Commemorating the 50th anniversary of the Second Vatican Council, the Cushwa Center for the Study of American Catholicism has organized an international multiyear examination of the council’s impact around the world.
The center recruited 15 scholars to do research on individual dioceses—five in the United States and 10 in other countries—and write essays on their findings. Notre Dame will host a conference of those scholars and others in the spring, and a book will be published the following year, 50 years after the closing of the council.
Lived History of Vatican II researchers at their 2013 meeting
“The anniversary is obviously timely, but the idea is that we ought to be studying Catholicism in a global way,” says Tim Matovina, executive director for the Institute for Latino Studies who was director of the Cushwa Center when he developed the idea with Kathleen Cummings, the present director, and a colleague from Northwestern University, Bob Orsi.
“Everybody is talking today about global history. A lot of times those global studies don’t look at the most longstanding global institution, religious or otherwise, which happens to be the Roman Catholic Church. It has long been a global institutional entity. When there’s an ecumenical council like Vatican II, it’s by definition a global event. This is the world’s largest global institution, meeting for the first time with representatives from all the continents, to confront the challenges and opportunities of modernity.”
While other studies of the Council have focused on its universal decrees and often-polarized interpretations, “The Lived History of Vatican II” examines local reactions and issues.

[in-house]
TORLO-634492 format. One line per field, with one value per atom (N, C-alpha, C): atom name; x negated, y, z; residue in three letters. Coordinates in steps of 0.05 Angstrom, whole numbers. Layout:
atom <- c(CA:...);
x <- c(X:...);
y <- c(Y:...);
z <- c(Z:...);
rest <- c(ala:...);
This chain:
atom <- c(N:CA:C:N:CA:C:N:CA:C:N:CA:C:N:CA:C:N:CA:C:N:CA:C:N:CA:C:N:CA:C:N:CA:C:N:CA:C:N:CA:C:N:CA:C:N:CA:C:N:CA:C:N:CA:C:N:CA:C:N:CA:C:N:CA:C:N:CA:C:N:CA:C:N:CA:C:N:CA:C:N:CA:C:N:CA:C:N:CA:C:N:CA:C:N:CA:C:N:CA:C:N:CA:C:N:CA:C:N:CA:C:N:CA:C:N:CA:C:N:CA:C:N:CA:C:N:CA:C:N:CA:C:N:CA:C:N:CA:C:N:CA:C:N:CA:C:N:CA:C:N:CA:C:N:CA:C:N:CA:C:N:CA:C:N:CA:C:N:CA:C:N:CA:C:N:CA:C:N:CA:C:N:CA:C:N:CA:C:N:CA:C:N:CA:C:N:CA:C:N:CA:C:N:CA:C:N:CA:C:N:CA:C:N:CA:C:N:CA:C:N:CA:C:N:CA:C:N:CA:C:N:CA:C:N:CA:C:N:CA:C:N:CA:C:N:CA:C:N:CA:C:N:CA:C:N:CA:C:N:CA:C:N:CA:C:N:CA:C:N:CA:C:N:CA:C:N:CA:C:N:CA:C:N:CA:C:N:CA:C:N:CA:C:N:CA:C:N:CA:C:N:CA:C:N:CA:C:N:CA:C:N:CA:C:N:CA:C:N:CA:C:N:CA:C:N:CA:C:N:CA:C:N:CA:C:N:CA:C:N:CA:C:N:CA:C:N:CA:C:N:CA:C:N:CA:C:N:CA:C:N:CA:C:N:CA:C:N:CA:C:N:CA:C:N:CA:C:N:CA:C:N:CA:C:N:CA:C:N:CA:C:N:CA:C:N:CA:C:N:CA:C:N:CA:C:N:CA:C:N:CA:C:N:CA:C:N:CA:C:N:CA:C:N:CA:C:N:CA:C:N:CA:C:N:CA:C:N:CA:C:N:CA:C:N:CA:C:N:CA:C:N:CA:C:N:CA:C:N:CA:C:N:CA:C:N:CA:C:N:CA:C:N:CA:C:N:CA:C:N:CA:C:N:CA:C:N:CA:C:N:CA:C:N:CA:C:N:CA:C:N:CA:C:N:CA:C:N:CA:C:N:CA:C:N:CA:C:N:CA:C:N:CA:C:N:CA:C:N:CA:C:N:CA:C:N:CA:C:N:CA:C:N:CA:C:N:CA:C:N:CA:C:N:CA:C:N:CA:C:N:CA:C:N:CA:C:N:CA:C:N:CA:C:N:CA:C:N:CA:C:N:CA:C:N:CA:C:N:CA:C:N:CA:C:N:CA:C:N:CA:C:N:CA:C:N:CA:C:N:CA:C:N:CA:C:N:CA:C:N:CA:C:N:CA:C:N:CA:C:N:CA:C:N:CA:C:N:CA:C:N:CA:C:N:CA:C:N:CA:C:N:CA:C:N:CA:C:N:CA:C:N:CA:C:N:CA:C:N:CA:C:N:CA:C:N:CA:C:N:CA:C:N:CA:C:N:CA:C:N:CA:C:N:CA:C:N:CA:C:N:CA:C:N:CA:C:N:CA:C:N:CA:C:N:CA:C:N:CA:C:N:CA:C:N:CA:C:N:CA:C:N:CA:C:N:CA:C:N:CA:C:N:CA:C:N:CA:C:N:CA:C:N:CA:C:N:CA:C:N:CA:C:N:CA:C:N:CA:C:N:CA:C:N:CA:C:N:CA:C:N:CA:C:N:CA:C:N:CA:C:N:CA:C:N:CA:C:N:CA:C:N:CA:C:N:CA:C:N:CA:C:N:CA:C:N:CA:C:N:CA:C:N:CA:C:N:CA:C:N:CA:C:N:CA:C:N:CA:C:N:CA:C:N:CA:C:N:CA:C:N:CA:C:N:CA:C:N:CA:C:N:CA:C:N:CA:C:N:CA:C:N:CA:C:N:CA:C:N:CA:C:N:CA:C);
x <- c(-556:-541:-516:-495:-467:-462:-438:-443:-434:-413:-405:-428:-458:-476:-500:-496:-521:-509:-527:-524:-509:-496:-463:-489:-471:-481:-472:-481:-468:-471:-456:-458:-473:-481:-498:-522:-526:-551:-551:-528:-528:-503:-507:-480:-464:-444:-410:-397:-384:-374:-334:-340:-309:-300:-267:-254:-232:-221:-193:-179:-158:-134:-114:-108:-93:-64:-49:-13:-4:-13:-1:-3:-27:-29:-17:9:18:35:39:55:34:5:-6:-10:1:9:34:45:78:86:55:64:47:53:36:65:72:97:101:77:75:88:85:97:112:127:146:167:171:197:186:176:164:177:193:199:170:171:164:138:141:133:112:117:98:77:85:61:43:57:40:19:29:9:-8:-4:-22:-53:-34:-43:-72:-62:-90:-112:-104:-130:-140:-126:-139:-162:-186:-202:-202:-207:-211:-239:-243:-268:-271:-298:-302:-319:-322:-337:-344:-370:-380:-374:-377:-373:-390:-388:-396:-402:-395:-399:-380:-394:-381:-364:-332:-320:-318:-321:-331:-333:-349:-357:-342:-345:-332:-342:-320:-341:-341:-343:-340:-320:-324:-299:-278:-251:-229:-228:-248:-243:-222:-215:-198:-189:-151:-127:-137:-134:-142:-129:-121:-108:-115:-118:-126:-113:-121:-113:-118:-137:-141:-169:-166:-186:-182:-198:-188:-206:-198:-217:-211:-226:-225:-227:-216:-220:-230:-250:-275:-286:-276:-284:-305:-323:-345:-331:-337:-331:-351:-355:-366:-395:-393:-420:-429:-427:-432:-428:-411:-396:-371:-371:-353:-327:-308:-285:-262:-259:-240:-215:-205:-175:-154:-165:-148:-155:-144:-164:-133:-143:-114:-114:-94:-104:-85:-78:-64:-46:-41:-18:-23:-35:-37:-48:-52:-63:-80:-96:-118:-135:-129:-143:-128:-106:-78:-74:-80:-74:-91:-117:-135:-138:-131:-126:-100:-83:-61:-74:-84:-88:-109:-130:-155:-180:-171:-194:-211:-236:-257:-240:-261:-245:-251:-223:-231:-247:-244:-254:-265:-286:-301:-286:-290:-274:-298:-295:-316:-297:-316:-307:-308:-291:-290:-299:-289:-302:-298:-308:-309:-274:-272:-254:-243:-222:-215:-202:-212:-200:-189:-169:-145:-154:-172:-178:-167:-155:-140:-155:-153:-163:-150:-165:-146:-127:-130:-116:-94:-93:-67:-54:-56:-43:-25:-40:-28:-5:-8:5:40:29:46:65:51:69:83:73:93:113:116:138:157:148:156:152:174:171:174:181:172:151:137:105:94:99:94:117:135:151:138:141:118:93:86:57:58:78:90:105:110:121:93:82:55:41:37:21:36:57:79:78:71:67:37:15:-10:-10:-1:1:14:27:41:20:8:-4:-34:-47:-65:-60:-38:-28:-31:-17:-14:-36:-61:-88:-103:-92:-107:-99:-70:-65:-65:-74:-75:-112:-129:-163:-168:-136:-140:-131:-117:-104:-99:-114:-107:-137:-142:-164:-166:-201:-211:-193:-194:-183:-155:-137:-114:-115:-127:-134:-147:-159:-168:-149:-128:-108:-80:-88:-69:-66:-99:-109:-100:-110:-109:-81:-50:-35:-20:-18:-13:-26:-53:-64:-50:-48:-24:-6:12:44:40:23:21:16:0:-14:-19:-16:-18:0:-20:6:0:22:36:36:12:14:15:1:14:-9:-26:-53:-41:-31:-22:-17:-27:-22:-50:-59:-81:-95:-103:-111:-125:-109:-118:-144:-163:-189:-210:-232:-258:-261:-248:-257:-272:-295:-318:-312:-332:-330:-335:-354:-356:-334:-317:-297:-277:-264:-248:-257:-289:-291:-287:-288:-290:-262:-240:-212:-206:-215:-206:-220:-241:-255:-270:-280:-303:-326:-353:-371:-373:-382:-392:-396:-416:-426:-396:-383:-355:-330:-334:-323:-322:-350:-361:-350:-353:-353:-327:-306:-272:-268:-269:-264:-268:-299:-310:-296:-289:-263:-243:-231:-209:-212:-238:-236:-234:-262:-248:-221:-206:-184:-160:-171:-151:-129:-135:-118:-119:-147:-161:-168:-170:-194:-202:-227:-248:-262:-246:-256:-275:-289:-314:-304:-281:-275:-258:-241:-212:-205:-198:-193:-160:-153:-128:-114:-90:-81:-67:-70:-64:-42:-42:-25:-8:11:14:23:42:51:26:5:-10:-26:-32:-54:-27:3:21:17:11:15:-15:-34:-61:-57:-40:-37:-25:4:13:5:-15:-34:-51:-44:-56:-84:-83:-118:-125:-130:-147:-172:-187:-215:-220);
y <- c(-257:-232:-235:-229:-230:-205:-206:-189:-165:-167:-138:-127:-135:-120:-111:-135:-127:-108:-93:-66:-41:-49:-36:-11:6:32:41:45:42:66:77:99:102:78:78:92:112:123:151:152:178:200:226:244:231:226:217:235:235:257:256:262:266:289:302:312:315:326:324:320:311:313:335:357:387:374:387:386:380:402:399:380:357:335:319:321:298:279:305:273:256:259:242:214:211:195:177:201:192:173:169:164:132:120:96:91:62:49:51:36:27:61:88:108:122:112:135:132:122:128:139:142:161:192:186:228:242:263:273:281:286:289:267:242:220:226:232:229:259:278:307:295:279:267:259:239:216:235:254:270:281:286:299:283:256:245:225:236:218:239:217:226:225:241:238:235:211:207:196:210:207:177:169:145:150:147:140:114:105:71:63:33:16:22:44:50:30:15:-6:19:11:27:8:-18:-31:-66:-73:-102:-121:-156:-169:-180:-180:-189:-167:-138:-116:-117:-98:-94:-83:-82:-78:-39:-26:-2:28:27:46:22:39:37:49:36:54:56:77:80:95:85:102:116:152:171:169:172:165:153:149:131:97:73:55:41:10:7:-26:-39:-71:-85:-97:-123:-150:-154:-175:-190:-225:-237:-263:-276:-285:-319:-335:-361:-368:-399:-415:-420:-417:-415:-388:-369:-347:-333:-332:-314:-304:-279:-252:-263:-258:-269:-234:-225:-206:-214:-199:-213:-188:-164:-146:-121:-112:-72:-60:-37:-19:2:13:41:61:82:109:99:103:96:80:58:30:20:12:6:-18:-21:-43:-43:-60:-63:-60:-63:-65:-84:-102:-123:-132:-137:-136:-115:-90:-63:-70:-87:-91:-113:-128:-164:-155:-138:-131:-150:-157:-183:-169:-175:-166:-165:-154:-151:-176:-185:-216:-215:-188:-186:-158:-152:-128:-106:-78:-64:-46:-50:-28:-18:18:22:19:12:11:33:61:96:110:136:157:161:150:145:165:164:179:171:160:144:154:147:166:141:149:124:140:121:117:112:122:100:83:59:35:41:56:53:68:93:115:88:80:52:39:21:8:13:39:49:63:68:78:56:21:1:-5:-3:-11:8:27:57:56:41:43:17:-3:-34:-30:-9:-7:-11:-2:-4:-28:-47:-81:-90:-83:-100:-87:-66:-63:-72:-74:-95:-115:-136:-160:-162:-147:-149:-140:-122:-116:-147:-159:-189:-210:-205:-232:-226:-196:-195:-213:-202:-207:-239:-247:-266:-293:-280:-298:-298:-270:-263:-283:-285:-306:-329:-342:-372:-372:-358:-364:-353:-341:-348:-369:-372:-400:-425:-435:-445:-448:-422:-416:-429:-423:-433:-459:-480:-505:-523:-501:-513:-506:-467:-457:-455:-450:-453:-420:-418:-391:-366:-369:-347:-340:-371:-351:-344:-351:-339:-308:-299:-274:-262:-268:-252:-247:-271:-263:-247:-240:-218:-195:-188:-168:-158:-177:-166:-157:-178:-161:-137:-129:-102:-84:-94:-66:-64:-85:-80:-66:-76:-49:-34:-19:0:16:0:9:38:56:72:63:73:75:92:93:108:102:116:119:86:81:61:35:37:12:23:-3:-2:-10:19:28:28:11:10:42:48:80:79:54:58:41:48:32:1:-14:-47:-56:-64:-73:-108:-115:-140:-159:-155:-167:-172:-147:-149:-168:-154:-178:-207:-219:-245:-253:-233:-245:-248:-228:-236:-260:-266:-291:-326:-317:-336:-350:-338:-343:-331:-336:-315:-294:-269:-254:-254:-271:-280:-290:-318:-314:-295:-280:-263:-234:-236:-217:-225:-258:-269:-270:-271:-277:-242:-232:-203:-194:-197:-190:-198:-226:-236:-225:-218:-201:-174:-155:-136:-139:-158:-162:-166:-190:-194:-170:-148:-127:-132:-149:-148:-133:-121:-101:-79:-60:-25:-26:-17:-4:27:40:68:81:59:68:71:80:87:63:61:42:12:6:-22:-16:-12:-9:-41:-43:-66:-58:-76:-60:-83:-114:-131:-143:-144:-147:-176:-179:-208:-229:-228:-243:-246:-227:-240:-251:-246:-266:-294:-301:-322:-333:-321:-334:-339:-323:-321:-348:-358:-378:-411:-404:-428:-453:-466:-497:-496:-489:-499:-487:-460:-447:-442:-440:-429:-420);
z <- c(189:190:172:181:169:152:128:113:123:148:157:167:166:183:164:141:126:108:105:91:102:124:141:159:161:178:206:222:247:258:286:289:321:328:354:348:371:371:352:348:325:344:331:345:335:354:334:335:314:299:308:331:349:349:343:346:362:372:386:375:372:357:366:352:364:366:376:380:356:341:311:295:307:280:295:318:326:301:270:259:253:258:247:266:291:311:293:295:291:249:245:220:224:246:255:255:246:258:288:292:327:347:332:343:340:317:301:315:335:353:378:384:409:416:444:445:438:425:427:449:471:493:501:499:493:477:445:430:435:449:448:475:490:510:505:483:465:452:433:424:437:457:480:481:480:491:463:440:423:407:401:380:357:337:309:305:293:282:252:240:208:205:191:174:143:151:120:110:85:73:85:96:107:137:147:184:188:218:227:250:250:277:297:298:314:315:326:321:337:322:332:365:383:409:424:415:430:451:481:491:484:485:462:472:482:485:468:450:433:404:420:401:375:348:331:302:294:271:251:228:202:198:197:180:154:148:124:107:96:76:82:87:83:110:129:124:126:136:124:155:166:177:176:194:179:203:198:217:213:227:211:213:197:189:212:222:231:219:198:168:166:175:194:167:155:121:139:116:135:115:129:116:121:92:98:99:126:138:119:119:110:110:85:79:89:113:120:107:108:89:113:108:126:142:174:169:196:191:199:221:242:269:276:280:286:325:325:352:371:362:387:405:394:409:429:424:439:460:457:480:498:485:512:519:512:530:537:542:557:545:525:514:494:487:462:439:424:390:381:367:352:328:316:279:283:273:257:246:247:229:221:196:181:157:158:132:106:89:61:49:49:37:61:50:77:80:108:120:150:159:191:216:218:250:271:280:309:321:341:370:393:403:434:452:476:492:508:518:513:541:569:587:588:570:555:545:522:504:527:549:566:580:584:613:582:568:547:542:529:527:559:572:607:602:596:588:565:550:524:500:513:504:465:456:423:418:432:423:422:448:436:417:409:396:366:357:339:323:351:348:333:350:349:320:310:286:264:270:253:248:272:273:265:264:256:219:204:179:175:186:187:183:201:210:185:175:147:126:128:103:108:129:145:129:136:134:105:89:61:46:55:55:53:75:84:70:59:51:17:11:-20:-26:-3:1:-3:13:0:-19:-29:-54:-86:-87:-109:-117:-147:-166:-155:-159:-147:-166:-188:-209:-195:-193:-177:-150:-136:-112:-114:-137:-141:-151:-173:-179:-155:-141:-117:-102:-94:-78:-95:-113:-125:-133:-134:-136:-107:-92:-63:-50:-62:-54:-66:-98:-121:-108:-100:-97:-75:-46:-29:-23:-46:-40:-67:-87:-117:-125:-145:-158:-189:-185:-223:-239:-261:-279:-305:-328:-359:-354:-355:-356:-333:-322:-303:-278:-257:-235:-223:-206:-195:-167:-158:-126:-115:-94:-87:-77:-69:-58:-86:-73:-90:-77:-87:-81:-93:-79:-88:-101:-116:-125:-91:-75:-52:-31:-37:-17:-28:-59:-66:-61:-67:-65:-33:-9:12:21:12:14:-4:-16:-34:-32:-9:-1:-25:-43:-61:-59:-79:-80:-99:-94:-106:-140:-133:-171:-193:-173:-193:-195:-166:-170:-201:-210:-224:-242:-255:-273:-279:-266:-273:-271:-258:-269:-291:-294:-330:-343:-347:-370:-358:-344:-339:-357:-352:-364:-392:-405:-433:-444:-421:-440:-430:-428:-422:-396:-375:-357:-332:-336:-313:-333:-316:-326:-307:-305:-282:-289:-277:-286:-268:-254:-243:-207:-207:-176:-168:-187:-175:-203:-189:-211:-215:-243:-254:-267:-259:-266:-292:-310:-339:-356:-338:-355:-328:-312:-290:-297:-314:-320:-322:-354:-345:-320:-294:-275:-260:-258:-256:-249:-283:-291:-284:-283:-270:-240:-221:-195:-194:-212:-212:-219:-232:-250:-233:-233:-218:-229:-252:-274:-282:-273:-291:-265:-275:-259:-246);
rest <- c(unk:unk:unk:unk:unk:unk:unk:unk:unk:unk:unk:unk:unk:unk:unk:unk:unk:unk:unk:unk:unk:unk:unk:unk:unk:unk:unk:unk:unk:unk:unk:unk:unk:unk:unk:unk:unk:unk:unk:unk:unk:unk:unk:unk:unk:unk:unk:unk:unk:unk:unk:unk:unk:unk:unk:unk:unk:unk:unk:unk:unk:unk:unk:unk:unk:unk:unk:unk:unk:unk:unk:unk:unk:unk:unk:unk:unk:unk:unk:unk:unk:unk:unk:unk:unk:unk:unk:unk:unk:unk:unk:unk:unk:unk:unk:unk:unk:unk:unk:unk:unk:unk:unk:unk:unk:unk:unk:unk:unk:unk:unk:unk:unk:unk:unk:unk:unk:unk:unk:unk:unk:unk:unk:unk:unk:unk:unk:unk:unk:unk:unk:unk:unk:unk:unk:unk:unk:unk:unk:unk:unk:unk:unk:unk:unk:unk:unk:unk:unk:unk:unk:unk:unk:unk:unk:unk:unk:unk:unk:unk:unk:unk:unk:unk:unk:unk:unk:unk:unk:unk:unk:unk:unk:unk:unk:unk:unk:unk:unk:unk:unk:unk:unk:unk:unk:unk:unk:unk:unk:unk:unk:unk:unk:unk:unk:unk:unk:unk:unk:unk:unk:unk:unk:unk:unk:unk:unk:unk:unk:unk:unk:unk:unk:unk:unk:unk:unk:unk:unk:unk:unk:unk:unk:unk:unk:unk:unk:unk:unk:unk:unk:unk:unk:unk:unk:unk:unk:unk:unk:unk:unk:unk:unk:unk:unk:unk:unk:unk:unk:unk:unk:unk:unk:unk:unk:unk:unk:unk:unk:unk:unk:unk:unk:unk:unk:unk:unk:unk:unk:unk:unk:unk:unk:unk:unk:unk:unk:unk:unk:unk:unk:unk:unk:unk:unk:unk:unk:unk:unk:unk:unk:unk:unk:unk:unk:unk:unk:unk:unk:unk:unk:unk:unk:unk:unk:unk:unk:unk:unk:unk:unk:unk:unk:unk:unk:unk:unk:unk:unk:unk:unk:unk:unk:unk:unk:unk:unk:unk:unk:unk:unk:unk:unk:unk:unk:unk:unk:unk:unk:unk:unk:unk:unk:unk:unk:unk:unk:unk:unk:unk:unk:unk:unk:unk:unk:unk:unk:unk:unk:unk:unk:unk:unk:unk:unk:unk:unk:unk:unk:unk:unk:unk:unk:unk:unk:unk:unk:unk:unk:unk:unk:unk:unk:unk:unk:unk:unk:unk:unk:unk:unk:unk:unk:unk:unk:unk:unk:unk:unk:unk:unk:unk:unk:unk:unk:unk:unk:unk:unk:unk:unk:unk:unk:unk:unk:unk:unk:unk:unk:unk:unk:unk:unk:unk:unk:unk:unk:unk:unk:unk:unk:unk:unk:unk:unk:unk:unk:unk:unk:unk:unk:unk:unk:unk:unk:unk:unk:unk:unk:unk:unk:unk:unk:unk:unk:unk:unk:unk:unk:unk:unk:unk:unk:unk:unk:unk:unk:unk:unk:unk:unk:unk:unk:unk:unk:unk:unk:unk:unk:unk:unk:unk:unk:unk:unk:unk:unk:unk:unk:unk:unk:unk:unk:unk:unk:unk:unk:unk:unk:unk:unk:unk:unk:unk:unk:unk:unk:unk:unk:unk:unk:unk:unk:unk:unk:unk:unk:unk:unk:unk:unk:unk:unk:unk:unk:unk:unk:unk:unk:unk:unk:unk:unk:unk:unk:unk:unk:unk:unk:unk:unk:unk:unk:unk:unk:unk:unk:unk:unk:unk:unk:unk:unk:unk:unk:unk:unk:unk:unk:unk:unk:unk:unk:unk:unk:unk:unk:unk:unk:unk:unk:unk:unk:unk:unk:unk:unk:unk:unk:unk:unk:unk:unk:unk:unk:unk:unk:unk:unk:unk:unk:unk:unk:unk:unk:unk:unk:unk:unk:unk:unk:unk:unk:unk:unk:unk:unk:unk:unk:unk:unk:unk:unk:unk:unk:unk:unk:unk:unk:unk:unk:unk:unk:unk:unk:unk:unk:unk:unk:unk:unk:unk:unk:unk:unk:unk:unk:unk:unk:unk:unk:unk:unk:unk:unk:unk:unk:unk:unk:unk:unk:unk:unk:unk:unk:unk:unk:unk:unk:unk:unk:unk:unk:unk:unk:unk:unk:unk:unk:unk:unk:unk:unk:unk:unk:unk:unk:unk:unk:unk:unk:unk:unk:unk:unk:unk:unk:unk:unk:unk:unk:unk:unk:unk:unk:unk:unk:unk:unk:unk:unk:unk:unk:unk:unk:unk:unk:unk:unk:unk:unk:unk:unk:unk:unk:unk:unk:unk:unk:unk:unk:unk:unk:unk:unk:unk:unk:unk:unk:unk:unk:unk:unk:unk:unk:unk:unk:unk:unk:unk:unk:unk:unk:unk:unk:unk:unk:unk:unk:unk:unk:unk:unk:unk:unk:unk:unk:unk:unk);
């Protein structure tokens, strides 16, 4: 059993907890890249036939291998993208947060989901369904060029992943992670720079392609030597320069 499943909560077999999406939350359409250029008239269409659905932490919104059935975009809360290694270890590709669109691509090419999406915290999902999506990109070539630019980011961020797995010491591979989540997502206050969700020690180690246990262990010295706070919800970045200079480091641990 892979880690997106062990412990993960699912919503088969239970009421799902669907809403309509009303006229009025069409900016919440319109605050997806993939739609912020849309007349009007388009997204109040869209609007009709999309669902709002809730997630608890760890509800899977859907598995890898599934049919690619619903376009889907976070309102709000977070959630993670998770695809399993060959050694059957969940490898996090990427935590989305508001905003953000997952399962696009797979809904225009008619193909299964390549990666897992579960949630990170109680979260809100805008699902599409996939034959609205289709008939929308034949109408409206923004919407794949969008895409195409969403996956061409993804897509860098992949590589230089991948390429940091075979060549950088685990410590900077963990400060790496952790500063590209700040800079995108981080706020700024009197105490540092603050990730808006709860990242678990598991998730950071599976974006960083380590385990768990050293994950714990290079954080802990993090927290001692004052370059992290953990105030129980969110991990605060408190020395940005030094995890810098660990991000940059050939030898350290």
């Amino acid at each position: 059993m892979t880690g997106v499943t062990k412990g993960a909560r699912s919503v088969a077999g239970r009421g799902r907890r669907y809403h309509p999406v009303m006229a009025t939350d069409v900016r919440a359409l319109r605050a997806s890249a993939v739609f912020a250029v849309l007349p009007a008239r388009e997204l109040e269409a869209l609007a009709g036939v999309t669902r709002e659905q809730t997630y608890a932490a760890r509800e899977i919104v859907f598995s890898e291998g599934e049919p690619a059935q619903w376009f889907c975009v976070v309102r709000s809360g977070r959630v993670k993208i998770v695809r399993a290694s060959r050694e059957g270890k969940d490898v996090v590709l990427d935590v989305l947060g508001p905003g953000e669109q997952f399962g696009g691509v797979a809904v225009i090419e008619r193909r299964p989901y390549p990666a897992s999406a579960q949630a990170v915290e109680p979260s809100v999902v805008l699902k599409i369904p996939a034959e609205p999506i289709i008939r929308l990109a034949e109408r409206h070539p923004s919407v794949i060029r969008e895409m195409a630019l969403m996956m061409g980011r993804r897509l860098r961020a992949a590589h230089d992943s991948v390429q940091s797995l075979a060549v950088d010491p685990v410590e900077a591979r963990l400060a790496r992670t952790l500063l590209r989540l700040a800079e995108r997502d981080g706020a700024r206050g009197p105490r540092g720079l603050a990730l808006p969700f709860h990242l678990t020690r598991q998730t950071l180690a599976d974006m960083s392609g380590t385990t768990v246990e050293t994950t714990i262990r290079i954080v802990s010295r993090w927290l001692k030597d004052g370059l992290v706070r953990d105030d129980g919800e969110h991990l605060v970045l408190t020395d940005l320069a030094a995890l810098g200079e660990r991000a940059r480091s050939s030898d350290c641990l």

“People were talking about Vatican II along a traditional-progressive mentality,” Cummings says. “We knew very little as historians about what actually happened. These documents were intended to be universal but they were implemented in very particular contexts.”
For example, in San Francisco, the teachings intersected the gay rights movement and called attention to questions of sexuality and priestly celibacy. In Detroit and Atlanta, in different ways, they intersected the civil rights movement.
In one diocese in India, switching the Mass language from Latin to the vernacular triggered a local debate over which vernacular—that spoken by most of the priests, or that spoken by most of the people.
“It’s a completely different story than we’re used to hearing in the United States or the West,” Matovina says. “As soon as you dropped the Latin, the pressure-cooker language dialect jealousies that had been cooking under the surface erupted again.”
The conference on April 24-26 will include the 15 researchers plus some other invited scholars, broadening the perspective to include Ireland and Eastern Europe, among others. The project received a three-year, $100,000 Faculty Research Support Regular Grant to help with expenses.
“There are a lot of debates about the documents and what the documents mean,” Matovina says. “Vatican II also had consequences on the ground, both intended and unintended. One has to study, if you will, the afterlife of an actual promulgation of a document and how it impacted Catholic lives.
“We wanted to look at, close to the ground, what actually happened in dioceses from all the continents. Our intention is not to finish this subject matter but to launch a new body of research that will go beyond the bounds of our own project.”
This story was originally published in NDWorks on Nov. 14, 2013.